2. Weighing the idea of a column on Earth Day, I learned the following amusing and thought-provoking coincidence: Image via Wikimedia, public domain.Unbeknownst to [Earth Day founder Gaylord] Nelson, April 22, 1970, was coincidentally the 100th anniversary of the birth of Vladimir Lenin, when translated to the Gregorian calendar (which the Soviets adopted in 1918). Time reported that some suspected the date was not a coincidence, but a clue that the event was "a Communist trick", and quoted a member of the Daughters of the American Revolution as saying, "subversive elements plan to make American children live in an environment that is good for them." J. Edgar Hoover, director of the U.S. Federal Bureau of Investigation, may have found the Lenin connection intriguing; it was alleged the FBI conducted surveillance at the 1970 demonstrations. The idea that the date was chosen to celebrate Lenin's centenary still persists in some quarters, an idea borne out by the similarity with the subbotnik instituted by Lenin in 1920 as days on which people would have to do community service, which typically consisted in removing rubbish from public property and collecting recyclable material. Subbotniks were also imposed on other countries within the compass of Soviet power, including Eastern Europe, and at the height of its power the Soviet Union established a nationwide subbotnik to be celebrated on Lenin's birthday, April 22, which had been proclaimed a national holiday celebrating communism by Nikita Khrushchev in 1955. [links and notes omitted, bold added]The pronoucements and proposals of leftists routinely demonstrate massive evasion or ignorance of well-known facts of history of their own civilization: It's no stretch to imagine even more ignorance of the actual history of the nation so many of them idealized at the time. At the same time, the coincidence should give us pause for the same reason the famous image of the first subbotnik (pictured) should. How valuable and to whom is unpaid manual labor? Setting aside making a show on his part, Lenin serving as a human cog on a log-moving machine is ironic even under communism: Otherwise, why have government planners at all? Shouldn't he be reviewing a five year plan or something? (This is not to endorse central planning on moral or practical grounds.) Likewise, why spend your time this way, only to take paying work away from groundskeepers, landscapers, and the like? You are a human being with but one life to live. Let the termites recycle, and consider using your mind and your capacity for enjoyment on this day, particularly if you have it off. That's the most natural and proper thing for a sentient being to do, anyway. -- CAVLink to Original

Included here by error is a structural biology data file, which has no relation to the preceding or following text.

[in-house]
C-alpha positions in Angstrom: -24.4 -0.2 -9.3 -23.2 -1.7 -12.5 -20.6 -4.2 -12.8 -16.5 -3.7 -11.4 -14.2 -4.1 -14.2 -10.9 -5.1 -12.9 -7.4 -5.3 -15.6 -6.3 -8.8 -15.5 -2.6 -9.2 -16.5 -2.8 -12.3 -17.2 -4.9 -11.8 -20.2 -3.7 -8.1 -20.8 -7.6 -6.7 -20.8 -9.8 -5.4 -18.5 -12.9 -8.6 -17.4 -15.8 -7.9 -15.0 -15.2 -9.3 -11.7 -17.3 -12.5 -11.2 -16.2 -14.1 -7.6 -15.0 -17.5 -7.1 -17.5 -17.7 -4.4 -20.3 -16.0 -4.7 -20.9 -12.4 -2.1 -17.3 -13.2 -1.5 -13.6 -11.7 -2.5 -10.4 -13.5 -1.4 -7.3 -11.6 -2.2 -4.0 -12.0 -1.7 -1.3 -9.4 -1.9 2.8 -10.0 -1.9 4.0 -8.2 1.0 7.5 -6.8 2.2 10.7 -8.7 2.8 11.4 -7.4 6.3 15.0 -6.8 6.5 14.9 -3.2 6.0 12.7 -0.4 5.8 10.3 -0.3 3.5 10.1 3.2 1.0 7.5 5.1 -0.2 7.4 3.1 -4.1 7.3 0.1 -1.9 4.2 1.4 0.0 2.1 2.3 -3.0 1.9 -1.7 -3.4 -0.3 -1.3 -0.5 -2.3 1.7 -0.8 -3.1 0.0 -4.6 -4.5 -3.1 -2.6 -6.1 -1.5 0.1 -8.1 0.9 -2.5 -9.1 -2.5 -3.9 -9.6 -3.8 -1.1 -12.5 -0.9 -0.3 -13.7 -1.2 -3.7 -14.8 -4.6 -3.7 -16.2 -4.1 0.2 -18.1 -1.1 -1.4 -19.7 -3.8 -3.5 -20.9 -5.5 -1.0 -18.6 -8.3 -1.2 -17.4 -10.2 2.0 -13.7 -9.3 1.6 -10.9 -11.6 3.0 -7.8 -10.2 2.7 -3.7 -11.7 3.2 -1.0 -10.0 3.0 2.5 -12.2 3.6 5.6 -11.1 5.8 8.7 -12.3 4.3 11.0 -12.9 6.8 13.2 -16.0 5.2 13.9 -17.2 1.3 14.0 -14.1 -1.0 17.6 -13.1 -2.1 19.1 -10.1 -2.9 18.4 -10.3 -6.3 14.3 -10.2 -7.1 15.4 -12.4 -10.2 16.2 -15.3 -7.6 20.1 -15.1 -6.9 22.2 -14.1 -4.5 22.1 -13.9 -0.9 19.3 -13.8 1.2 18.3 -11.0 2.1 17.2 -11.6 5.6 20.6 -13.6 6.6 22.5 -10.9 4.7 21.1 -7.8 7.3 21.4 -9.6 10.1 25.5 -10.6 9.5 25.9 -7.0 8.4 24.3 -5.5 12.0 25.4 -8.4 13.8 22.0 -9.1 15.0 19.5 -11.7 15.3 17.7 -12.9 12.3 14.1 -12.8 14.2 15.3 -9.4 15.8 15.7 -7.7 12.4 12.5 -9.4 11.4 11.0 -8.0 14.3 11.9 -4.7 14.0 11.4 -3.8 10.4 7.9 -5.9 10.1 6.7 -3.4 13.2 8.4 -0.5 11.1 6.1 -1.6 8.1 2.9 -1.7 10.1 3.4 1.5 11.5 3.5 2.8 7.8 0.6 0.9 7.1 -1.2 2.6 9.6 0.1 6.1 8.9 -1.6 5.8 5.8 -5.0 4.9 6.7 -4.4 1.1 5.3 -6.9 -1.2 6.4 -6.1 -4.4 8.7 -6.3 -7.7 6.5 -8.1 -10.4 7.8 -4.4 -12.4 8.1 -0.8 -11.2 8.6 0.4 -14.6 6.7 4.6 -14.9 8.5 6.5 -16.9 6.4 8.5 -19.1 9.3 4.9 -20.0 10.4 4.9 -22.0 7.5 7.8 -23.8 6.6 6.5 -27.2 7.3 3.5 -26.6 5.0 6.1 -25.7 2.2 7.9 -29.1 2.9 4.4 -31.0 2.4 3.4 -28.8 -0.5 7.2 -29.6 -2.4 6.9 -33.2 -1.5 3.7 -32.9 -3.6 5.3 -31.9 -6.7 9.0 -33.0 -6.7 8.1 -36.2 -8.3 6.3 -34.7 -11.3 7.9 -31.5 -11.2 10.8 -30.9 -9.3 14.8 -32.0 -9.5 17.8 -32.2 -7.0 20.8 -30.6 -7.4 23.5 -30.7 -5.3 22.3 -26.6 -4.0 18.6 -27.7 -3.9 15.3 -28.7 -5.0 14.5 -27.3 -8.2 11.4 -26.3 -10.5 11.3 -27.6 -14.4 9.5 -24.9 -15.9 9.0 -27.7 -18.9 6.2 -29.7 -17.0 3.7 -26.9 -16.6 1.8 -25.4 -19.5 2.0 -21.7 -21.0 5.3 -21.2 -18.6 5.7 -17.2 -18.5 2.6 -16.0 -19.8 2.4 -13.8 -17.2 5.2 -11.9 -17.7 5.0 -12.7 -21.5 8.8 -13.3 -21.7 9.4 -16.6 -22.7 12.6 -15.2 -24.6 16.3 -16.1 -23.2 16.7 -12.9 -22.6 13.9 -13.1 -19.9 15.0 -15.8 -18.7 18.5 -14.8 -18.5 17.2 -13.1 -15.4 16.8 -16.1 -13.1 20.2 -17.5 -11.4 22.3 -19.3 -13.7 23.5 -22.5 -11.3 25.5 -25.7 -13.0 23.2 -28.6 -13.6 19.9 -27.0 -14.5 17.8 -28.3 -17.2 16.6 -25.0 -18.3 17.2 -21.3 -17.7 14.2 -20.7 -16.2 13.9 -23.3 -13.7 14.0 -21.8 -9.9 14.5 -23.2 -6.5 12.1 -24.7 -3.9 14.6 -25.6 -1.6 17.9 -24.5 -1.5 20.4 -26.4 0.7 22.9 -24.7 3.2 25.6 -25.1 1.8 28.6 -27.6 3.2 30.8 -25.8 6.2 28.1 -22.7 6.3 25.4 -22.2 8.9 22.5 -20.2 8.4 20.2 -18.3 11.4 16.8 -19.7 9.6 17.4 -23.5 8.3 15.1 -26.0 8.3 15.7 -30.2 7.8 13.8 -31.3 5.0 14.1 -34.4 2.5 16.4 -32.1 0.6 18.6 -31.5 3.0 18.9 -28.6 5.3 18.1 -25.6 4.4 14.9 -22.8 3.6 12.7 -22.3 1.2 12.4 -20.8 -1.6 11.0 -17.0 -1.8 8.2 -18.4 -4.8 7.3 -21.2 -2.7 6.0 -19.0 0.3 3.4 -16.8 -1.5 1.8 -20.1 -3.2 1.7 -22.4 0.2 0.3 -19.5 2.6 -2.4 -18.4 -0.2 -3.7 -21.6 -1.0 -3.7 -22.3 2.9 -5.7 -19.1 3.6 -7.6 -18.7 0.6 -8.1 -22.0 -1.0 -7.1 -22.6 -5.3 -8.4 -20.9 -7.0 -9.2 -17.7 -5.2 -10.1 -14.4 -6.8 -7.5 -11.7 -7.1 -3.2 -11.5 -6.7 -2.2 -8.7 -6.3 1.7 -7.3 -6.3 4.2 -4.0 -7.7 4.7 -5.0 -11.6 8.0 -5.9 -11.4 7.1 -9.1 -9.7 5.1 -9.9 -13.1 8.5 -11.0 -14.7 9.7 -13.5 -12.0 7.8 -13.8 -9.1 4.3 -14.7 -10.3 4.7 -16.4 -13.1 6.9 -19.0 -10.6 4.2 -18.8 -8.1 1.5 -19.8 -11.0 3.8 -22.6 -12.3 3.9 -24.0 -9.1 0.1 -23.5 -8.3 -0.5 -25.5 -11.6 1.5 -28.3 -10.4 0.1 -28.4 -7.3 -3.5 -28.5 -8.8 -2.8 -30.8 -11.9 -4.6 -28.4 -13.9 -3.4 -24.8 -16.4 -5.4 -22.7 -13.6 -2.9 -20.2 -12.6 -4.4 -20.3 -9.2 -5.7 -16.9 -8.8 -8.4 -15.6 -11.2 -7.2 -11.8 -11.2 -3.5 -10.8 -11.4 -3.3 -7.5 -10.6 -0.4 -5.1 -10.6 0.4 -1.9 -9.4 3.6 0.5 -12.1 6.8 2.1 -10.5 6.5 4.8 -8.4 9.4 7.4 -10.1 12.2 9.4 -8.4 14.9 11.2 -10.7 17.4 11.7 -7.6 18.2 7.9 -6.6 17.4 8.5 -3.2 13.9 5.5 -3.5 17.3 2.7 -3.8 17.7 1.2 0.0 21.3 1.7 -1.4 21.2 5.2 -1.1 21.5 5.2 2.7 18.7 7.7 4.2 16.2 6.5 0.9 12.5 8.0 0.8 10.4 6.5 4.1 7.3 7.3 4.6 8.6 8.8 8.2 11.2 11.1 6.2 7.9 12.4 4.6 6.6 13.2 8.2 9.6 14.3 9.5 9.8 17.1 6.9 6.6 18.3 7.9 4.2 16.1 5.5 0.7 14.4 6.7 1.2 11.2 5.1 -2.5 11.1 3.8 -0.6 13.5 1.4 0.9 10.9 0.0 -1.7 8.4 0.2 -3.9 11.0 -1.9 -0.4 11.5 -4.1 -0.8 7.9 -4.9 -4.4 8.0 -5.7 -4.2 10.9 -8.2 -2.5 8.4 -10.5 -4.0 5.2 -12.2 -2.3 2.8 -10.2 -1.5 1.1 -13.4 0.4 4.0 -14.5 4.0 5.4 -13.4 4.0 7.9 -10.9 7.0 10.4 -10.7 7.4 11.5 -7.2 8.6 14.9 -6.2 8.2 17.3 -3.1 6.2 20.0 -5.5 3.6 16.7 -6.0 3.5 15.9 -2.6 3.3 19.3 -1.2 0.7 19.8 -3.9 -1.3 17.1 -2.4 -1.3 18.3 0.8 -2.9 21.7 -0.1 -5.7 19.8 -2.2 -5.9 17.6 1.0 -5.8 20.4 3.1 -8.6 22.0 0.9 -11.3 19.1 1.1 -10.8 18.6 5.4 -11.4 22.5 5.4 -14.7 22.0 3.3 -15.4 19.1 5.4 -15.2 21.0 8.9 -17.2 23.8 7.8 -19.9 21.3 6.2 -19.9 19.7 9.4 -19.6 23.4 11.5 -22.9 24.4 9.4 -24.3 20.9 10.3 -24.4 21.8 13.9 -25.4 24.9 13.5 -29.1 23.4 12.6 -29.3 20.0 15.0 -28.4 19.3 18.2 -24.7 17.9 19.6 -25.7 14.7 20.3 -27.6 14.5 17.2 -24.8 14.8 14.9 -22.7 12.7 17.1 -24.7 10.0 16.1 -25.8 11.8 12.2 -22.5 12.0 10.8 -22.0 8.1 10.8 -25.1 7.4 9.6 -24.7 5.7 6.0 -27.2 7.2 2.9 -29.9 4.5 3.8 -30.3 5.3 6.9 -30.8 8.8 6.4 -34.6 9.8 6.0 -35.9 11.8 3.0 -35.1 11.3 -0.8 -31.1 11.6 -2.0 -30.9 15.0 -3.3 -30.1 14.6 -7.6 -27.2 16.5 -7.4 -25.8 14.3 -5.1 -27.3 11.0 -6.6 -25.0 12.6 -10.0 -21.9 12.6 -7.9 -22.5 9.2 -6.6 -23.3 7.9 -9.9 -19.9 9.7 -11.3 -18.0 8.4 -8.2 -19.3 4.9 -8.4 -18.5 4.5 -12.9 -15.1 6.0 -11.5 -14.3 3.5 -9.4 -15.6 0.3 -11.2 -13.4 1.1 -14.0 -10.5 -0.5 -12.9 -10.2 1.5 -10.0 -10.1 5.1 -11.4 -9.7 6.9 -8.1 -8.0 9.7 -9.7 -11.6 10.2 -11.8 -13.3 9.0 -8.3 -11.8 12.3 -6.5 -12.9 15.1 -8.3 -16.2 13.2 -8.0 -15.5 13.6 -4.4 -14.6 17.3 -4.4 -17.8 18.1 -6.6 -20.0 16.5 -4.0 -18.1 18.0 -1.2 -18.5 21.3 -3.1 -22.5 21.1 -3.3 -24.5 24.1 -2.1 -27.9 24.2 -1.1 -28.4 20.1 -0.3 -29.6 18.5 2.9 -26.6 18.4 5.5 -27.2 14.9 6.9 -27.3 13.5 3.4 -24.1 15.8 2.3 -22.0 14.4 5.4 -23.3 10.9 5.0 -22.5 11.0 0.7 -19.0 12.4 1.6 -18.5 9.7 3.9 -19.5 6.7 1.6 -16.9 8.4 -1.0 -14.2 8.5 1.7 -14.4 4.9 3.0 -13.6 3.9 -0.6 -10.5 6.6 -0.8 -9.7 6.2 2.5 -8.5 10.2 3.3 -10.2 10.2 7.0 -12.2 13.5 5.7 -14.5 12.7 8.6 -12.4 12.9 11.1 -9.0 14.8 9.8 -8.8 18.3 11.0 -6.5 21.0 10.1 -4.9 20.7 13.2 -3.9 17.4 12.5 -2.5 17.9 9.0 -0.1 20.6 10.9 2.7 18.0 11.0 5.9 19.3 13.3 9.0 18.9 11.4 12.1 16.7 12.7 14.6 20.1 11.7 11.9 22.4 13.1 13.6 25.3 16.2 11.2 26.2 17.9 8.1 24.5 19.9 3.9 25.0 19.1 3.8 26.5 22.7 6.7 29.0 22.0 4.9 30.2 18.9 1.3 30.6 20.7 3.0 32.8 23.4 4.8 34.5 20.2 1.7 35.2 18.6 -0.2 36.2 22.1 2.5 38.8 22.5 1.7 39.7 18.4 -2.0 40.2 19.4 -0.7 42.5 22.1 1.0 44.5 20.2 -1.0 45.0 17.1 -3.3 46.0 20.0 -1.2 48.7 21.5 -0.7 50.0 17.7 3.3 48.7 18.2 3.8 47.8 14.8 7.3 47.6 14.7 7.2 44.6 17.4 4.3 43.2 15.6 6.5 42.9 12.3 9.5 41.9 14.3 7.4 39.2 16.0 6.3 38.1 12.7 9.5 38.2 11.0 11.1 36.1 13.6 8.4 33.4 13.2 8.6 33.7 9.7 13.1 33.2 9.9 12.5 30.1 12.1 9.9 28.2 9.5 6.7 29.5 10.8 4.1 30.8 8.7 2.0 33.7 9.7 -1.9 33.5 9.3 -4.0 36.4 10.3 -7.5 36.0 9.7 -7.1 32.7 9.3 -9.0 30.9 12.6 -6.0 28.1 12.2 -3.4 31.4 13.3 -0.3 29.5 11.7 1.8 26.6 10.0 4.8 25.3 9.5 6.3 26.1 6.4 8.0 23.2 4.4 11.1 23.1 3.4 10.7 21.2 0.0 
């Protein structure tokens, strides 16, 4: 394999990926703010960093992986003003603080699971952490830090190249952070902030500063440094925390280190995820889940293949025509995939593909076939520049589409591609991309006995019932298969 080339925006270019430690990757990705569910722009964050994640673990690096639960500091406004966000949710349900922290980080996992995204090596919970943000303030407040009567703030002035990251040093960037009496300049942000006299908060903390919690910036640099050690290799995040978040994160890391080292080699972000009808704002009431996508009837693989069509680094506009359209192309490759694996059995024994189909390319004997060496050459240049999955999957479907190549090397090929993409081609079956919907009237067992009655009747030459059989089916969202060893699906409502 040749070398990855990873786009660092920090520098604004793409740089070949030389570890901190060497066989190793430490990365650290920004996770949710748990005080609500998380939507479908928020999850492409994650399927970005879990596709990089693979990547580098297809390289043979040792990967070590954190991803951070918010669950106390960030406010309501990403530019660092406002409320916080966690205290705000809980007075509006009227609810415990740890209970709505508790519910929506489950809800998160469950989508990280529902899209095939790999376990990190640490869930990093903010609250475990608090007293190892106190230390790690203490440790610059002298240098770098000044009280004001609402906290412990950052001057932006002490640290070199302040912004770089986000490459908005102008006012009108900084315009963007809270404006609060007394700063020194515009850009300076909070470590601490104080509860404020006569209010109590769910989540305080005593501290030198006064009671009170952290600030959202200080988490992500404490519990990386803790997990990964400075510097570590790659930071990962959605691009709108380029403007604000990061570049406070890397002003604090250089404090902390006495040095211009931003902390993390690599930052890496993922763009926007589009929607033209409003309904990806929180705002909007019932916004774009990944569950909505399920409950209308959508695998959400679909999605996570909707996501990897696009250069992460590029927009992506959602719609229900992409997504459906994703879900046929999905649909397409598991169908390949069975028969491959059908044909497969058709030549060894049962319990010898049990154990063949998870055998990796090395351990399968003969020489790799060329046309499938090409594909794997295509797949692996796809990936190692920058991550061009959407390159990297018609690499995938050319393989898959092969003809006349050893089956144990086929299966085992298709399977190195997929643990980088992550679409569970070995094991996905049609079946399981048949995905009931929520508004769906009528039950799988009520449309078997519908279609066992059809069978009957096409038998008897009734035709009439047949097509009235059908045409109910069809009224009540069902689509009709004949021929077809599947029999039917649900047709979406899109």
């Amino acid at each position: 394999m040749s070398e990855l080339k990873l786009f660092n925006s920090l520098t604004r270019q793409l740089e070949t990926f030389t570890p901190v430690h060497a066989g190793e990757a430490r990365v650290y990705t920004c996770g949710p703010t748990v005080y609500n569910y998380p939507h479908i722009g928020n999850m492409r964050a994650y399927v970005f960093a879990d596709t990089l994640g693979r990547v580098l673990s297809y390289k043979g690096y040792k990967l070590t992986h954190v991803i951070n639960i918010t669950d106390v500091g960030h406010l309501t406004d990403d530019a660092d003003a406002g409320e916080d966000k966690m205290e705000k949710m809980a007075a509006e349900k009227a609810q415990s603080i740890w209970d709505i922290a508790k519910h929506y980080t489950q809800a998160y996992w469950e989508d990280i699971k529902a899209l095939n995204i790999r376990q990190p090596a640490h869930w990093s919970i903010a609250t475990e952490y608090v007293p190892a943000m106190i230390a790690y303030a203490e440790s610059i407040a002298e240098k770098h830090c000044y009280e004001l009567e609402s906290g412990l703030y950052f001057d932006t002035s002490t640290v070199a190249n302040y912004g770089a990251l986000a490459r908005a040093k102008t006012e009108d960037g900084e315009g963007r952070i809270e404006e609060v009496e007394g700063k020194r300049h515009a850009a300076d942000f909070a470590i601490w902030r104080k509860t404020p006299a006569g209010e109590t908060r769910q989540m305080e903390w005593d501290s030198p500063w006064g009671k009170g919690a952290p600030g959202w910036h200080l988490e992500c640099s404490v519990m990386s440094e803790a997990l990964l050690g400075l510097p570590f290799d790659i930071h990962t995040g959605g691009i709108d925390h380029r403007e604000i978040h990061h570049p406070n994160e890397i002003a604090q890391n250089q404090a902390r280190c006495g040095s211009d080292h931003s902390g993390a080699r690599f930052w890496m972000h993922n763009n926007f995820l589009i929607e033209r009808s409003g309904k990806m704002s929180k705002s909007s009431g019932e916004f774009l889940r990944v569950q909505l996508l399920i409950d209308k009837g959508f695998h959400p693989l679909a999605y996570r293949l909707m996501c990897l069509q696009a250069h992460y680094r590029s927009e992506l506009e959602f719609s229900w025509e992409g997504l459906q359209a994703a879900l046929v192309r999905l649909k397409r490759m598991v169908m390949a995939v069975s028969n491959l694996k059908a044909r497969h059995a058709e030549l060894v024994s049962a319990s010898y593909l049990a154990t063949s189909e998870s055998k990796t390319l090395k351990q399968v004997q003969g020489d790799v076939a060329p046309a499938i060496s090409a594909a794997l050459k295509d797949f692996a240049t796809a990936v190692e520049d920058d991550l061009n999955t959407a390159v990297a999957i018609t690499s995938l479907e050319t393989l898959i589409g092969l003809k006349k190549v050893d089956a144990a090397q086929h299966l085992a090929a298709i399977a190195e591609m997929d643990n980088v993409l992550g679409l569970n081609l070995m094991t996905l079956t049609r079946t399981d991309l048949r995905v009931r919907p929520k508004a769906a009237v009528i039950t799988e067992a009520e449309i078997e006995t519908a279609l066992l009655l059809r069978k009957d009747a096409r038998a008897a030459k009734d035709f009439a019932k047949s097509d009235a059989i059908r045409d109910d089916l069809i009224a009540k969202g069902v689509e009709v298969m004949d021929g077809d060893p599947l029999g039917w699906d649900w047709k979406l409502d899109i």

3. Notable Commentary Before the fire had even been extinguished, close to $1 billion was pledged to rebuild Notre-Dame de Paris. The overwhelming majority of these funds came from non-government sources. (Image by LeLaisserPasserA38, via Wikipedia, license.)"Using taxes to preserve history is a violation of the rights of those who don't want to be forced to pay for that preservation." -- Bob Stubblefield, in "Letter: Preserving History Is Not a Function of Government" at The Aiken Standard. "Unfortunately, warning only that socialism is impractical has proved ... impractical ... as its advocates rely on moral grounds." -- Gus Van Horn, in "Why Is the American Right So Reluctant to Defend Capitalism?" at RealClear Markets. "As politicians start to debate the merits of 'Medicare for all,' Americans would be wise to remember how things turned out the last time the government attempted to transform the US health system." -- Paul Hsieh, in "How Government Policies Created the Current Disaster of Electronic Health Records" at Forbes. "[M]ore and more debt is required to add what looks like less and less profit..." -- Keith Weiner, in "Debt and Profit in Russell 2000 Firms" at SNB & CHF. -- CAV Link to Original